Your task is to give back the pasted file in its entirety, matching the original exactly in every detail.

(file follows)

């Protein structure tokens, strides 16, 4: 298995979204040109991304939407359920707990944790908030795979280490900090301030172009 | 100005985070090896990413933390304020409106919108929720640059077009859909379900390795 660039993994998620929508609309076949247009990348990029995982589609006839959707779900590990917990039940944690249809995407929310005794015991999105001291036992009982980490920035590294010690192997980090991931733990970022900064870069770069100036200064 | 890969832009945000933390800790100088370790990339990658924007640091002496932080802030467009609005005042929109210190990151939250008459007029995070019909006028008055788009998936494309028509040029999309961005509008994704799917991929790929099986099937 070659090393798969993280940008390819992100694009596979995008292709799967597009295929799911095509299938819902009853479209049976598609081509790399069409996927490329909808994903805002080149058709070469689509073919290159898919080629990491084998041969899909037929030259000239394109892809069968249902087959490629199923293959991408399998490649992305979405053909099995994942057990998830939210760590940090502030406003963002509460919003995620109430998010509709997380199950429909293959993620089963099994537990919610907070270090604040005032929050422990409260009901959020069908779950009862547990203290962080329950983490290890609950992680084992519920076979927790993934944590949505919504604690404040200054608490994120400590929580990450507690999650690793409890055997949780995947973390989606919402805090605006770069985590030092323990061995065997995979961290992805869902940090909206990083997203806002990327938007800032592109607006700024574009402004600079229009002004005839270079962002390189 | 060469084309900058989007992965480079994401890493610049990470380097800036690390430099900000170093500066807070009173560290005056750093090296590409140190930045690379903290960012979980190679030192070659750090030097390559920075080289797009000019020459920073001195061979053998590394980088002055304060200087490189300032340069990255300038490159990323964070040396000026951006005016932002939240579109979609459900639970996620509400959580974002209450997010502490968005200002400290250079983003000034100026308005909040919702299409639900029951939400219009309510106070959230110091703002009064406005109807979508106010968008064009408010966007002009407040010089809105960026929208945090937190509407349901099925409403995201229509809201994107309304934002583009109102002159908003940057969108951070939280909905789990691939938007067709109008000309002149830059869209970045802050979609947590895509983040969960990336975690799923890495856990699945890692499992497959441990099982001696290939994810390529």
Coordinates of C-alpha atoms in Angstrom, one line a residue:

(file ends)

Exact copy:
């Protein structure tokens, strides 16, 4: 298995979204040109991304939407359920707990944790908030795979280490900090301030172009 | 100005985070090896990413933390304020409106919108929720640059077009859909379900390795 660039993994998620929508609309076949247009990348990029995982589609006839959707779900590990917990039940944690249809995407929310005794015991999105001291036992009982980490920035590294010690192997980090991931733990970022900064870069770069100036200064 | 890969832009945000933390800790100088370790990339990658924007640091002496932080802030467009609005005042929109210190990151939250008459007029995070019909006028008055788009998936494309028509040029999309961005509008994704799917991929790929099986099937 070659090393798969993280940008390819992100694009596979995008292709799967597009295929799911095509299938819902009853479209049976598609081509790399069409996927490329909808994903805002080149058709070469689509073919290159898919080629990491084998041969899909037929030259000239394109892809069968249902087959490629199923293959991408399998490649992305979405053909099995994942057990998830939210760590940090502030406003963002509460919003995620109430998010509709997380199950429909293959993620089963099994537990919610907070270090604040005032929050422990409260009901959020069908779950009862547990203290962080329950983490290890609950992680084992519920076979927790993934944590949505919504604690404040200054608490994120400590929580990450507690999650690793409890055997949780995947973390989606919402805090605006770069985590030092323990061995065997995979961290992805869902940090909206990083997203806002990327938007800032592109607006700024574009402004600079229009002004005839270079962002390189 | 060469084309900058989007992965480079994401890493610049990470380097800036690390430099900000170093500066807070009173560290005056750093090296590409140190930045690379903290960012979980190679030192070659750090030097390559920075080289797009000019020459920073001195061979053998590394980088002055304060200087490189300032340069990255300038490159990323964070040396000026951006005016932002939240579109979609459900639970996620509400959580974002209450997010502490968005200002400290250079983003000034100026308005909040919702299409639900029951939400219009309510106070959230110091703002009064406005109807979508106010968008064009408010966007002009407040010089809105960026929208945090937190509407349901099925409403995201229509809201994107309304934002583009109102002159908003940057969108951070939280909905789990691939938007067709109008000309002149830059869209970045802050979609947590895509983040969960990336975690799923890495856990699945890692499992497959441990099982001696290939994810390529």
Coordinates of C-alpha atoms in Angstrom, one line a residue: